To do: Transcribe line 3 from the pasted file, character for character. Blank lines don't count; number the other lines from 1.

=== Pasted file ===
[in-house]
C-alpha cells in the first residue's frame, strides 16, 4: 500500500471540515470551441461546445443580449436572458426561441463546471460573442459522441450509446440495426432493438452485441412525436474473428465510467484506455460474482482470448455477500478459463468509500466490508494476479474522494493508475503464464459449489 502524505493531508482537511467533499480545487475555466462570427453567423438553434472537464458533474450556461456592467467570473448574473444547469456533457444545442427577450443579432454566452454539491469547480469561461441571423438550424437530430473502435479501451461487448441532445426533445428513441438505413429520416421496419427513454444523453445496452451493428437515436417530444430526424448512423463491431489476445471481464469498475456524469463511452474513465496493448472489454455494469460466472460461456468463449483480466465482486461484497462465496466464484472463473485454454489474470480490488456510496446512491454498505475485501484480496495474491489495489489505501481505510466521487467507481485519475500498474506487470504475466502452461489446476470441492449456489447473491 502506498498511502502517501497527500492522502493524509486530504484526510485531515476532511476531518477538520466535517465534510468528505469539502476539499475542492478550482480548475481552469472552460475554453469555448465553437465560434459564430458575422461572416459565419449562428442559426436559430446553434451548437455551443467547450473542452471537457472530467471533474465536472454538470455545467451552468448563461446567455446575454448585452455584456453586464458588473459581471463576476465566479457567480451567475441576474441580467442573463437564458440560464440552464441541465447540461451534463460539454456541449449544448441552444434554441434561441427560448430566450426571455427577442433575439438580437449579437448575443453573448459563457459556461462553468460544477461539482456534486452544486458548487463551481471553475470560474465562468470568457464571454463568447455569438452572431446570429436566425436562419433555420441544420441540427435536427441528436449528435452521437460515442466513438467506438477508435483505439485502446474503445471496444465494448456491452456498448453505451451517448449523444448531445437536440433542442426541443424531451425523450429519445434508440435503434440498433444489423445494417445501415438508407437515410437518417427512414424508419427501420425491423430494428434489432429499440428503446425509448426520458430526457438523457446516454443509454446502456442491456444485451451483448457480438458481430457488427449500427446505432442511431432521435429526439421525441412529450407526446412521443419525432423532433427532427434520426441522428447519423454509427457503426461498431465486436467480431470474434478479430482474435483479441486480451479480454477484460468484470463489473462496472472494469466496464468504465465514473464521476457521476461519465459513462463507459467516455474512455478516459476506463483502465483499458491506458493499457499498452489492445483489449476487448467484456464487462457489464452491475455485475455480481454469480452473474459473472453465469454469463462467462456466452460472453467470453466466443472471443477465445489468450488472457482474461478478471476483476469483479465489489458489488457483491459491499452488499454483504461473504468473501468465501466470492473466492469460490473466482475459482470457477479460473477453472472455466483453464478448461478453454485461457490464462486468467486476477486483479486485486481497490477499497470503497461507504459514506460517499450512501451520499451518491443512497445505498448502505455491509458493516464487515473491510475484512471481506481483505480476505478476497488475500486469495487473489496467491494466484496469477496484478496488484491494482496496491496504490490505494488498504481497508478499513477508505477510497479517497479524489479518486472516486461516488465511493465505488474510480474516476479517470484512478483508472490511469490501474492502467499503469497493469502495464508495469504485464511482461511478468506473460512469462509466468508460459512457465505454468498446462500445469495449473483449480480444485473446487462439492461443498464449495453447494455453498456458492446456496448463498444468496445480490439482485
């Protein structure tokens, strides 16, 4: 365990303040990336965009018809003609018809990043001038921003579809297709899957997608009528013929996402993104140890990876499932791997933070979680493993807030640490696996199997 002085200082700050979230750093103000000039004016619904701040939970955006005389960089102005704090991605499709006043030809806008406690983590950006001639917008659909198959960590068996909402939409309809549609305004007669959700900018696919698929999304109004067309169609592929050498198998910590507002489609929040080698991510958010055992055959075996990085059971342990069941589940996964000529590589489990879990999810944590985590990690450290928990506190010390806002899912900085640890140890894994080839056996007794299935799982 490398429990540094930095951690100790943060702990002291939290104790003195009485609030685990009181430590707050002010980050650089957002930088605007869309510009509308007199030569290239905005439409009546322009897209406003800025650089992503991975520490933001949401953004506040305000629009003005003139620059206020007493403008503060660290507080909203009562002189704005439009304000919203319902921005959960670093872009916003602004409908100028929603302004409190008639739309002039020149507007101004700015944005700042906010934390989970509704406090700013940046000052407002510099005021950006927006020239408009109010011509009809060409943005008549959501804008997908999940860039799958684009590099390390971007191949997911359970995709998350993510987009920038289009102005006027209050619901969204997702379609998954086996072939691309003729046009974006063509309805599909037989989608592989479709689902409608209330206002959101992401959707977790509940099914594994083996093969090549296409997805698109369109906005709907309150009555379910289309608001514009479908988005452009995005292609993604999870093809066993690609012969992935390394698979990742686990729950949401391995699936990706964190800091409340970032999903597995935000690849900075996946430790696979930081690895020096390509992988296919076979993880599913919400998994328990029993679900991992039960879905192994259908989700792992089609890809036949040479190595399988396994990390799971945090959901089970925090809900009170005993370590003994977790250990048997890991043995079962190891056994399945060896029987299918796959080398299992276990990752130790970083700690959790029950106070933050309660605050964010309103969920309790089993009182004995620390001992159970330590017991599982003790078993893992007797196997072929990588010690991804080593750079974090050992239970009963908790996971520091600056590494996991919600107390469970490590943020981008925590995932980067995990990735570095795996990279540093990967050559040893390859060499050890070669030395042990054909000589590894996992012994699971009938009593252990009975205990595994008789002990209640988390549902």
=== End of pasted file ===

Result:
């Protein structure tokens, strides 16, 4: 365990303040990336965009018809003609018809990043001038921003579809297709899957997608009528013929996402993104140890990876499932791997933070979680493993807030640490696996199997 002085200082700050979230750093103000000039004016619904701040939970955006005389960089102005704090991605499709006043030809806008406690983590950006001639917008659909198959960590068996909402939409309809549609305004007669959700900018696919698929999304109004067309169609592929050498198998910590507002489609929040080698991510958010055992055959075996990085059971342990069941589940996964000529590589489990879990999810944590985590990690450290928990506190010390806002899912900085640890140890894994080839056996007794299935799982 490398429990540094930095951690100790943060702990002291939290104790003195009485609030685990009181430590707050002010980050650089957002930088605007869309510009509308007199030569290239905005439409009546322009897209406003800025650089992503991975520490933001949401953004506040305000629009003005003139620059206020007493403008503060660290507080909203009562002189704005439009304000919203319902921005959960670093872009916003602004409908100028929603302004409190008639739309002039020149507007101004700015944005700042906010934390989970509704406090700013940046000052407002510099005021950006927006020239408009109010011509009809060409943005008549959501804008997908999940860039799958684009590099390390971007191949997911359970995709998350993510987009920038289009102005006027209050619901969204997702379609998954086996072939691309003729046009974006063509309805599909037989989608592989479709689902409608209330206002959101992401959707977790509940099914594994083996093969090549296409997805698109369109906005709907309150009555379910289309608001514009479908988005452009995005292609993604999870093809066993690609012969992935390394698979990742686990729950949401391995699936990706964190800091409340970032999903597995935000690849900075996946430790696979930081690895020096390509992988296919076979993880599913919400998994328990029993679900991992039960879905192994259908989700792992089609890809036949040479190595399988396994990390799971945090959901089970925090809900009170005993370590003994977790250990048997890991043995079962190891056994399945060896029987299918796959080398299992276990990752130790970083700690959790029950106070933050309660605050964010309103969920309790089993009182004995620390001992159970330590017991599982003790078993893992007797196997072929990588010690991804080593750079974090050992239970009963908790996971520091600056590494996991919600107390469970490590943020981008925590995932980067995990990735570095795996990279540093990967050559040893390859060499050890070669030395042990054909000589590894996992012994699971009938009593252990009975205990595994008789002990209640988390549902």